My Billionaire of the Week award goes to Julian Robertson. I don't get a flush-on over the super-rich these days but, boy, is he a doll.

Your commemorative oven mitt is on its way, JR. I might send one to Warren Buffett while I'm at it, for saying coddled billionaires should pay more taxes. Good work, fulla.

But Robertson gets the prize this week not just for giving this country a whole lot of culture but because he is doing something that could be amazing for our education system and especially for our kids who don't want no edukashn.

His charitable foundation is involved in bringing an initiative called Teach for America here - renamed Teach for All. The programme encourages the brightest university graduates to attach themselves to a disadvantaged school for two years.


The dynamic founder of the programme, Wendy Kopp, was only 22 when she proposed its creation in her thesis at Princeton University, and went on to make it a reality. The scheme has given a hero status to teaching. The New York Times says Teach for America is an elite brand; it adds extra allure to an Ivy League CV. Most importantly, it's great for the kids.

Three recent independent studies have found teachers from Teach for America have had a greater impact on student achievement than teachers coming from the mainstream channels. At a time of youth riots and an increasing welfare burden, when we are particularly focused on what to do about unhappy young people - are they deprived or depraved? - this has to be a positive idea. So, of course, teachers are going to hate it.

Don't underestimate the fight Robertson is buying. I rang the Post Primary Teachers' Association and asked them what they thought of Teach for All. They sent me a document saying the programme undermines the professionalism of teachers, demeans teaching and degrades education. They then asked me to ignore that and provided a more carefully worded statement saying the PPTA "sees problems" with this sort of scheme.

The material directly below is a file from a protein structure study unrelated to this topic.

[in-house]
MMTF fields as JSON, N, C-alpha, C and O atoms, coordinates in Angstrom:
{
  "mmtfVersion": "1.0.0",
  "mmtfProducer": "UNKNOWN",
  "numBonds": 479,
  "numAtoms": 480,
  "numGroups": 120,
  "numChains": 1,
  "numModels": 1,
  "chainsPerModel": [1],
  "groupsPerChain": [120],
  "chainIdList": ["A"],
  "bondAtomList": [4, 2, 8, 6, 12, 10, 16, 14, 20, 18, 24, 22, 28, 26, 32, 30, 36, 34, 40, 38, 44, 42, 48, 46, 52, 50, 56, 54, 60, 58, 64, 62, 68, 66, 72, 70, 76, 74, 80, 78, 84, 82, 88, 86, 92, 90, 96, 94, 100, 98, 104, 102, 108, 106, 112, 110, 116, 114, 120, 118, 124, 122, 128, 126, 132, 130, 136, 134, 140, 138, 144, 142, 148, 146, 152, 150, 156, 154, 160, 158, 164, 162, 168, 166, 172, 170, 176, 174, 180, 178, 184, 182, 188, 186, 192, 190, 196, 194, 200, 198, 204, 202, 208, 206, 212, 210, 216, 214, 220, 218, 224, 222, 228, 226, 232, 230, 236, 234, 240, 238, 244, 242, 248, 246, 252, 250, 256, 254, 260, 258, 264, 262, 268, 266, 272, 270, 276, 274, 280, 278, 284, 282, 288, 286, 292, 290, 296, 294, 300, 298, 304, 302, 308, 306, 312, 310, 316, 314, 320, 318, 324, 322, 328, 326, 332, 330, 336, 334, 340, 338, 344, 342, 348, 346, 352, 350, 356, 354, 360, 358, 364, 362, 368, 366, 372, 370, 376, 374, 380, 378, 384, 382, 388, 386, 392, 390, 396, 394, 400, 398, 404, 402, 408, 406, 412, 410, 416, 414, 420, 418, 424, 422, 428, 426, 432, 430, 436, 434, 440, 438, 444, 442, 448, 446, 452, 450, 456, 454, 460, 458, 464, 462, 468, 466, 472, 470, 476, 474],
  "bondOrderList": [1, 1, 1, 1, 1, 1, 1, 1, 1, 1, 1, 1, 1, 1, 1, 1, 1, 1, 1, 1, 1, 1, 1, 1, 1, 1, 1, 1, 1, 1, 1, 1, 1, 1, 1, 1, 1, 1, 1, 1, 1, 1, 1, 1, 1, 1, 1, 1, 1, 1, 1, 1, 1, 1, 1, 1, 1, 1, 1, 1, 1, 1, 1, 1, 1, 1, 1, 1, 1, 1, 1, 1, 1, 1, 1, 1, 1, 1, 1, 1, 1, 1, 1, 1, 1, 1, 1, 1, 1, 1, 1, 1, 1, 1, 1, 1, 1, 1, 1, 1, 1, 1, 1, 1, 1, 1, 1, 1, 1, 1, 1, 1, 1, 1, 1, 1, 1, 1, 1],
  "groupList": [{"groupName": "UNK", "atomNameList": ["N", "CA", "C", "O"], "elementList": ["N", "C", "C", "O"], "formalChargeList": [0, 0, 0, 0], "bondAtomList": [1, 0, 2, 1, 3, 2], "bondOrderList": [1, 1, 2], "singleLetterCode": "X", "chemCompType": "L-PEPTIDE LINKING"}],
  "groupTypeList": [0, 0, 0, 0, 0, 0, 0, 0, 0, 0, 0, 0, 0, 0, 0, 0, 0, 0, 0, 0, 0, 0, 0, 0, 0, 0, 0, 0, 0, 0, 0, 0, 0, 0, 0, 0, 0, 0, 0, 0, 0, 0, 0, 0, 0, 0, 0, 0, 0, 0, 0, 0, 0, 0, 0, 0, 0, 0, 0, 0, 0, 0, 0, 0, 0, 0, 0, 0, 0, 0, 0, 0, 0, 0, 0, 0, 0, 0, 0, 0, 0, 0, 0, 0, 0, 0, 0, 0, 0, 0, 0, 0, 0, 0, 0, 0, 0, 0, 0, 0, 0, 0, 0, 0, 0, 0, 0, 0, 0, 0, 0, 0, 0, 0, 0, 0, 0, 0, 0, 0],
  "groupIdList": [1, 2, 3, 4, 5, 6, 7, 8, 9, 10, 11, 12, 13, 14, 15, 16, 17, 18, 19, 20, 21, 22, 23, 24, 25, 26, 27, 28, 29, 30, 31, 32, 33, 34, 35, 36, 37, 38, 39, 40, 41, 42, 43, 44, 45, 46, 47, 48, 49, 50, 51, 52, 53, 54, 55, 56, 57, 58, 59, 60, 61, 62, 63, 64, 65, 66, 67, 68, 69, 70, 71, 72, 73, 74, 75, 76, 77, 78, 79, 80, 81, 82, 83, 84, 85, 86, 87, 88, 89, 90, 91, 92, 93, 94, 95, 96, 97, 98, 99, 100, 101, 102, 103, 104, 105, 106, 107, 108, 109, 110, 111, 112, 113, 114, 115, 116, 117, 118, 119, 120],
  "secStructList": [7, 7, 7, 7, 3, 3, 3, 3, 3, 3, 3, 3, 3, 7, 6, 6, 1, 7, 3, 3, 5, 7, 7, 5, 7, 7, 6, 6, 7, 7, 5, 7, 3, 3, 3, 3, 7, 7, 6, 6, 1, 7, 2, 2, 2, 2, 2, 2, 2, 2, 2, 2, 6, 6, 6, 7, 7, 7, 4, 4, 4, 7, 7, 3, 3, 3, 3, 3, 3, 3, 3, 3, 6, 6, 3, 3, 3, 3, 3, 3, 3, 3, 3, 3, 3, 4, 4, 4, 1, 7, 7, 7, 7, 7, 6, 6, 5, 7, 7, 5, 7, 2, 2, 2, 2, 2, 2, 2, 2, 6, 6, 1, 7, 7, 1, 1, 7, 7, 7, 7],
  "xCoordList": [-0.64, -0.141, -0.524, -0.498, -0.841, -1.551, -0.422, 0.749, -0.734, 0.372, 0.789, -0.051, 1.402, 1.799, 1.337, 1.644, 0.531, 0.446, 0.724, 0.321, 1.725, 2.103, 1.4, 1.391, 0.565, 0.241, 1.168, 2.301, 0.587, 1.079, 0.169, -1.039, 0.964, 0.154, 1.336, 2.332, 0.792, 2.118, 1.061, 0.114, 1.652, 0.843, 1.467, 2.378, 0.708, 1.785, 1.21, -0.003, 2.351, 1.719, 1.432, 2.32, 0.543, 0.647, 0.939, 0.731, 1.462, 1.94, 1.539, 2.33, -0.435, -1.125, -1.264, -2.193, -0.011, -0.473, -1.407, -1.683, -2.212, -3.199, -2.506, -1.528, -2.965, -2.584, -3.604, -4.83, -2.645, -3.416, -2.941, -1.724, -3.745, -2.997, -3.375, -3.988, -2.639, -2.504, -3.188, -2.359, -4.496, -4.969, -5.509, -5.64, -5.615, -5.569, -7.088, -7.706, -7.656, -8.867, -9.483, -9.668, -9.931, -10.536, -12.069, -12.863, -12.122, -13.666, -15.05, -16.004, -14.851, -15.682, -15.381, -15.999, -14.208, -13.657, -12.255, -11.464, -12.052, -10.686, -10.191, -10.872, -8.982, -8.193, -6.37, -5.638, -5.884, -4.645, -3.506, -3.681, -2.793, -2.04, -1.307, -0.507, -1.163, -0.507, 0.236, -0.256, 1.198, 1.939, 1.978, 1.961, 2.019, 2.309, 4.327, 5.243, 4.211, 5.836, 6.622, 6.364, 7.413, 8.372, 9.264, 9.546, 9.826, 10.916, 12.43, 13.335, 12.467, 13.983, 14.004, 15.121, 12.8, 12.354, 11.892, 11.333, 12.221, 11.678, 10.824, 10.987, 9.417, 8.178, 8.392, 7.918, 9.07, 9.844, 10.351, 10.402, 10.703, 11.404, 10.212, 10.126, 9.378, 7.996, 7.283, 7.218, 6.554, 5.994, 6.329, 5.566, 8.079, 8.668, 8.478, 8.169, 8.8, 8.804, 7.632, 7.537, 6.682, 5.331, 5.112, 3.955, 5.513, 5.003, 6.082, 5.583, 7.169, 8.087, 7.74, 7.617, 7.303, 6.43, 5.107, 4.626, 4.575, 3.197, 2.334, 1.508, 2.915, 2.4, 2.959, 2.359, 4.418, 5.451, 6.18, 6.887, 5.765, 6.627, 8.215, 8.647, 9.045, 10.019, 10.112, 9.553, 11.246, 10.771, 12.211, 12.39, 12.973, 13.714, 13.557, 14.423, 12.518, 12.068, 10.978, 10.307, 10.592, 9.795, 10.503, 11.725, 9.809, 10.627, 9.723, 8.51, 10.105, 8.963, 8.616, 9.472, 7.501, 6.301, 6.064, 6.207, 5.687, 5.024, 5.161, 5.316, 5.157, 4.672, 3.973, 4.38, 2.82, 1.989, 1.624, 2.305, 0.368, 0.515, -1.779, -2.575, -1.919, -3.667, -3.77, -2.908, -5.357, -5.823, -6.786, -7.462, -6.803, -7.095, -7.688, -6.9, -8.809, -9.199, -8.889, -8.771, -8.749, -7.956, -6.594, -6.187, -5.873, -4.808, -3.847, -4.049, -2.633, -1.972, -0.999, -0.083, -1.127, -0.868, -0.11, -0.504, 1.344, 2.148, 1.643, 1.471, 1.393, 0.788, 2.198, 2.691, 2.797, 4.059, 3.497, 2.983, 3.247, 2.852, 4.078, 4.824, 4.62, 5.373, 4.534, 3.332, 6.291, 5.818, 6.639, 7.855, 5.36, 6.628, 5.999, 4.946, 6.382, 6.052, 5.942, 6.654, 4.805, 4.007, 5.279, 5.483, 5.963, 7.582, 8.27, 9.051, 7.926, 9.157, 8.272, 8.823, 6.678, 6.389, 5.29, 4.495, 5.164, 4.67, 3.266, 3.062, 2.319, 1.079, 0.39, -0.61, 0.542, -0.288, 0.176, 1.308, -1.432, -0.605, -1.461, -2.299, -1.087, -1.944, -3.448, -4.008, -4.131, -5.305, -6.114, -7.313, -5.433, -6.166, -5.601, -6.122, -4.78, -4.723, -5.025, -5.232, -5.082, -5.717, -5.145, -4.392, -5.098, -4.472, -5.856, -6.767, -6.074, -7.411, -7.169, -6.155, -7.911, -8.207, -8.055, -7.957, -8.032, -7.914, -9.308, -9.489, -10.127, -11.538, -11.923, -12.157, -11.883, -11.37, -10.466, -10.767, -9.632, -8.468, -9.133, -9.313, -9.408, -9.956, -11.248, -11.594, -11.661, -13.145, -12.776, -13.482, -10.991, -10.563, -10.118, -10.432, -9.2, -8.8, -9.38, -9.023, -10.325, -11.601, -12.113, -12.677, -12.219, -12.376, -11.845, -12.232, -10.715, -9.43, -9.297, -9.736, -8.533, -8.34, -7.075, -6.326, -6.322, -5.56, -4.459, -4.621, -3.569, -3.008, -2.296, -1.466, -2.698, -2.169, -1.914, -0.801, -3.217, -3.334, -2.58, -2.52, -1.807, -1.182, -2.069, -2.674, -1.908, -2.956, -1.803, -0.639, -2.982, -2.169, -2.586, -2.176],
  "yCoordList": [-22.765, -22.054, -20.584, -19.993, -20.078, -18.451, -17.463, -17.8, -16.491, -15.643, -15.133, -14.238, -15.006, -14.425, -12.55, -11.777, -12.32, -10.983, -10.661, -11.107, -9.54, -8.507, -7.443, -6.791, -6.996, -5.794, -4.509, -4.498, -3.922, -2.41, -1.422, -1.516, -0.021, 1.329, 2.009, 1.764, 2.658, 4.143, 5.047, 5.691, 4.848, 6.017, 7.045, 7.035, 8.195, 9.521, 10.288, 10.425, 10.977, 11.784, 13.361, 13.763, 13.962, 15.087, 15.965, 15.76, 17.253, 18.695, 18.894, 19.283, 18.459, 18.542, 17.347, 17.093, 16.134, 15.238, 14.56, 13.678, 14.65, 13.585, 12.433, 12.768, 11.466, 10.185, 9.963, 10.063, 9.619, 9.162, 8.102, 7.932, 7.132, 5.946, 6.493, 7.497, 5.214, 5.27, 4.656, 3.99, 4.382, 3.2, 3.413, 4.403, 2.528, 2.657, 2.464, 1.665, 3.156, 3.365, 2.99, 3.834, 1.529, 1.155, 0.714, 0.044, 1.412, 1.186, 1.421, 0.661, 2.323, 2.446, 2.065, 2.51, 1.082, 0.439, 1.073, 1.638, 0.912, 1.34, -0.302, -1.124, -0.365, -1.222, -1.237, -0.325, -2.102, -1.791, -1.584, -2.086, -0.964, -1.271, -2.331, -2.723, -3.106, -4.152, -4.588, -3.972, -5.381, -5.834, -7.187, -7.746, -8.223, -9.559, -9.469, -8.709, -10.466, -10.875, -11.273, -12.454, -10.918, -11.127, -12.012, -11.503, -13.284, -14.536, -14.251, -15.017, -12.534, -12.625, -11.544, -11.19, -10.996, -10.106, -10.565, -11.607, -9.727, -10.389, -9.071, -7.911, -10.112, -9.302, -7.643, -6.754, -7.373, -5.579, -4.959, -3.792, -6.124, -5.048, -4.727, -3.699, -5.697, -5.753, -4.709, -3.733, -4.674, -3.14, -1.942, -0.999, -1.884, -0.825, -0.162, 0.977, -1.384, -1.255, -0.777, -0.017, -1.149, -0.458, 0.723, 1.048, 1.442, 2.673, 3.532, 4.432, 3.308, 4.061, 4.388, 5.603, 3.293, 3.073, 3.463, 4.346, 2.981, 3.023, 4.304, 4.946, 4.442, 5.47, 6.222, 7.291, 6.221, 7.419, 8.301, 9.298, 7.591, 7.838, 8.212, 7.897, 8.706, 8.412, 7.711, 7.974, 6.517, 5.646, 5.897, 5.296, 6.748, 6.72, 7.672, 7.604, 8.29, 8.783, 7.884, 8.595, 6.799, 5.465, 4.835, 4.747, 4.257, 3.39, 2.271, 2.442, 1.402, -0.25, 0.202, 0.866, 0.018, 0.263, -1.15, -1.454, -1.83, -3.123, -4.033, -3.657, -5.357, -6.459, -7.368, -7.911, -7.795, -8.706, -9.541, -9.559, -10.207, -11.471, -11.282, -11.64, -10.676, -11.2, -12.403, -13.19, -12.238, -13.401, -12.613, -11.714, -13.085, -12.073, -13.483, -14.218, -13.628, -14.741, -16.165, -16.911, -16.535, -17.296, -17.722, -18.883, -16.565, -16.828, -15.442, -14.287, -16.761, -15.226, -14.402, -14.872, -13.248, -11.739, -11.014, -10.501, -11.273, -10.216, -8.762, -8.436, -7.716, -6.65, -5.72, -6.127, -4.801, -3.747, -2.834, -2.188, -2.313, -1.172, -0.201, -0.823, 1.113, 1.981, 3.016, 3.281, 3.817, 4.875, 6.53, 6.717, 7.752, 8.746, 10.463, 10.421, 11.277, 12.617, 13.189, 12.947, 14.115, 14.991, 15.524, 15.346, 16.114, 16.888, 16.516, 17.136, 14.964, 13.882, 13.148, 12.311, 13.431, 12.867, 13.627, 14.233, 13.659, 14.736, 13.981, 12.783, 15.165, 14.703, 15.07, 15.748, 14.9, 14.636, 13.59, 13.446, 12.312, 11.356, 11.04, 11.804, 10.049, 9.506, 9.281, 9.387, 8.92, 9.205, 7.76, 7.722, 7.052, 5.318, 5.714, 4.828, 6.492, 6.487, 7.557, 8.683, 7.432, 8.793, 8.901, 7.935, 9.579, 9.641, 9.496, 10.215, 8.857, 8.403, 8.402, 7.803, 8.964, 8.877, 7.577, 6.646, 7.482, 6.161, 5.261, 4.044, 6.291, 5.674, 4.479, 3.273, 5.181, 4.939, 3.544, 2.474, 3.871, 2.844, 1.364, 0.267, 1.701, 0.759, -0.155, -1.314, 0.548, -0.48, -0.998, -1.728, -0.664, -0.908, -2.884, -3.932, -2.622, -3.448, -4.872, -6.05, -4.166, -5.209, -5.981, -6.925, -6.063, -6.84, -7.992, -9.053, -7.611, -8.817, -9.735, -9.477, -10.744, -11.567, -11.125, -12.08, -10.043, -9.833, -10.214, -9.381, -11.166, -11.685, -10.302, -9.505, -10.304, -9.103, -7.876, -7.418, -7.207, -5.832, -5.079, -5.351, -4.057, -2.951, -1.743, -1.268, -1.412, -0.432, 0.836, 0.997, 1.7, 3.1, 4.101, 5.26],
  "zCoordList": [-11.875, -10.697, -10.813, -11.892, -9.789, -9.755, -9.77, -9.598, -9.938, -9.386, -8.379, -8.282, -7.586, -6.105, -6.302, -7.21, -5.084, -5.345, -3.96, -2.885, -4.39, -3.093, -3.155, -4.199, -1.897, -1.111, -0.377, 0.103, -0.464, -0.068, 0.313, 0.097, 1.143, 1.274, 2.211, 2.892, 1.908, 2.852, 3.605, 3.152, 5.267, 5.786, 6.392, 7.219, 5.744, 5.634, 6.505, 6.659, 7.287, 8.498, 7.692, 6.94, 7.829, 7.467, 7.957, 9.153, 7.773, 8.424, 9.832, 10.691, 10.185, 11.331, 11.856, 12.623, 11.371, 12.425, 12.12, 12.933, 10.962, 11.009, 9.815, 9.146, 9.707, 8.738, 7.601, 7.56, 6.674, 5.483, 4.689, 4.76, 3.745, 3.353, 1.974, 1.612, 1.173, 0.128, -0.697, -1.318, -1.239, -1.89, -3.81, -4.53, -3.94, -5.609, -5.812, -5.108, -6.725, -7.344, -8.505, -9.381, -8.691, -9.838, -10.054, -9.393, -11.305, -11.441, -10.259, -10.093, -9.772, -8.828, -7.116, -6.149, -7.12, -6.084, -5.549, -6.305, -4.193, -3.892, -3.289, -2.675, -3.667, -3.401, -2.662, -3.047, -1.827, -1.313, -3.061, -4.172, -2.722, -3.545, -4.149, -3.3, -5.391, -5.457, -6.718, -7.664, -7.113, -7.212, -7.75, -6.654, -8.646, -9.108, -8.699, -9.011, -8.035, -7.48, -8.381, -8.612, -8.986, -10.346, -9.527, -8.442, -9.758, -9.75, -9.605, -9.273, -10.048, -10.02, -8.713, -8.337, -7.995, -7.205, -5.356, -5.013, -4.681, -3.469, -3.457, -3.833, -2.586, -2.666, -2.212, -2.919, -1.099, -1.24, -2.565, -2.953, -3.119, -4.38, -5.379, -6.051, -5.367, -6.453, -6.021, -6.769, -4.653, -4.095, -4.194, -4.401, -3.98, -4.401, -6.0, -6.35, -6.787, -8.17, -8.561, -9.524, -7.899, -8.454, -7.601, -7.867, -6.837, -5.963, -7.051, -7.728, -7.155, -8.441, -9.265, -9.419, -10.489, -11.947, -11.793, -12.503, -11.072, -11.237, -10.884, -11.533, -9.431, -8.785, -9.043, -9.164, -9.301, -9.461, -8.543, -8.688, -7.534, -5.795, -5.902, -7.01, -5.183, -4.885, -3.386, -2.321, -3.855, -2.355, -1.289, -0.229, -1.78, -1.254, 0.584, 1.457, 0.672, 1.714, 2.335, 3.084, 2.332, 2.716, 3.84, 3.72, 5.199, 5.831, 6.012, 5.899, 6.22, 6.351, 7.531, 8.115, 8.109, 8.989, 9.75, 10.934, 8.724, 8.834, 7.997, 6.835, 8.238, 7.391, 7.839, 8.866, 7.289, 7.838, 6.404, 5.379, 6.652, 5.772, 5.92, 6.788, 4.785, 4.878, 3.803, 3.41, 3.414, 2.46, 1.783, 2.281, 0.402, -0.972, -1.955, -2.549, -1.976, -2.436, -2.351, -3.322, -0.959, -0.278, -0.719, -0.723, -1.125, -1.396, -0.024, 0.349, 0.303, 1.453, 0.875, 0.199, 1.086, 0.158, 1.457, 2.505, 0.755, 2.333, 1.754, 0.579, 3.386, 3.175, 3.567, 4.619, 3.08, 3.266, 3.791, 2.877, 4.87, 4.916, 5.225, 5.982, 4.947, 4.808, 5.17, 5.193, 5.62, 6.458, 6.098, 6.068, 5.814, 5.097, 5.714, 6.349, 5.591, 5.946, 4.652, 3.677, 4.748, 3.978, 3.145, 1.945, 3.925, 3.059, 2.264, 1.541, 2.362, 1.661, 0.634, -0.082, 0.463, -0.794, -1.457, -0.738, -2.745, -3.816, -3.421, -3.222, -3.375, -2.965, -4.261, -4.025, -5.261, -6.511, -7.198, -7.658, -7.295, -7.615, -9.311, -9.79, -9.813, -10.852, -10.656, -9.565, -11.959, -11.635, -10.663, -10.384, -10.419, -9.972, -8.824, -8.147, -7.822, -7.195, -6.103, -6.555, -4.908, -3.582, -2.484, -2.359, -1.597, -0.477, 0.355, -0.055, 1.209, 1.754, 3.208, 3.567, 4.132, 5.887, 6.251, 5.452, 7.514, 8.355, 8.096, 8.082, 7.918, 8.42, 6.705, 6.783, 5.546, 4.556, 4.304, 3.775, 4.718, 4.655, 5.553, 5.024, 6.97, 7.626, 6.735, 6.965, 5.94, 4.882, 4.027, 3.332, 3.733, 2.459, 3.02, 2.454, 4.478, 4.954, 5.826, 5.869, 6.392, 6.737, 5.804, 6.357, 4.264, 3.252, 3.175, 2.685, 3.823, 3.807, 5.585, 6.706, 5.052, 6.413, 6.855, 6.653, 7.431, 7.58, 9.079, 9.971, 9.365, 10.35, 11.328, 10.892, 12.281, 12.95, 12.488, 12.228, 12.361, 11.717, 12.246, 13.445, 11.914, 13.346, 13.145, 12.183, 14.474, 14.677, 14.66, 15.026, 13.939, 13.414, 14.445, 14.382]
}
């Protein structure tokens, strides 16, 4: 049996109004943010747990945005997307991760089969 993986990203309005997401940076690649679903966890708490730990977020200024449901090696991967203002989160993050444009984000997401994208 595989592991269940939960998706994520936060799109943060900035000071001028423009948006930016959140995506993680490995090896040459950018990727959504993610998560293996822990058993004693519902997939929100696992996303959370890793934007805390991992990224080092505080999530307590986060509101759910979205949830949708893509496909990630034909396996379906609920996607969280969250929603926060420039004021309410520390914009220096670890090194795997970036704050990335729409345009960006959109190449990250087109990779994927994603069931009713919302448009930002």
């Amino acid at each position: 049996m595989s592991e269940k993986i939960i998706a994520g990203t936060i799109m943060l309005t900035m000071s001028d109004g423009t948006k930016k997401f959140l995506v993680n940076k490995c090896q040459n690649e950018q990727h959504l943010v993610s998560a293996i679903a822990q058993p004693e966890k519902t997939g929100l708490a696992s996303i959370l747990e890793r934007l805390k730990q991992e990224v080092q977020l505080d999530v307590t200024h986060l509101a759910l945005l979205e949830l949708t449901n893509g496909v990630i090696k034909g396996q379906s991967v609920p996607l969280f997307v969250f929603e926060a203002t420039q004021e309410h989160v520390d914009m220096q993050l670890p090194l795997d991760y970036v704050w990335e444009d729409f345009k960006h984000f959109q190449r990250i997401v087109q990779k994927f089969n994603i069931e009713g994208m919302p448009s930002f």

That is the union speaking. Not all teachers are bossy, hairy and risk-averse. I used to be on the board of an excellent, pragmatic non-profit organisation called Comet (City of Manukau Education Trust) which ran a lot of innovative programmes in South Auckland. Comet developed some really positive relationships between business and schools - such as the Principal for the Day scheme in which CEOs became teachers for a day. They were focused on getting "lost" school leavers transitioning on to a more positive path.

The educationalists I came across, led by Stuart Middleton, were open to innovation and doing bold things in some of the toughest schools. But the idea that the education of our children is not "owned" by teachers - it is something we can all contribute to - does seem to be anathema to the teaching establishment.

PPTA head Robin Duff, in his statement to me, said he was against members of the community "chipping in" to help schools. That is a shame. I go in to help at my daughter's primary school for one class a week. I write up stories and staple up artwork and am a whiz on the laminator. I find it very satisfying.

I'm not the only one. The other day a rather fabulous flamboyant man in a cravat was helping with an art class. He is an international lawyer who is also an art-lover. Not too degrading of education I hope? One day all those non-hairy-bossy teachers are going to get sick of their union's featherbedding attitude. Bring it on. I'll send them all an oven mitt.
Correction: The Post Primary Teachers' Association says it has no objection to parents volunteering to help in schools, contrary to the claim in this column. The PPTA's objection is to untrained people filling core teaching positions.

Correction: The name of the organisation being developed in New Zealand is ''Teach First New Zealand" and you can find out more about it here. Teach for All is a global organisation co-ordinating home grown organisations such as Teach First NZ.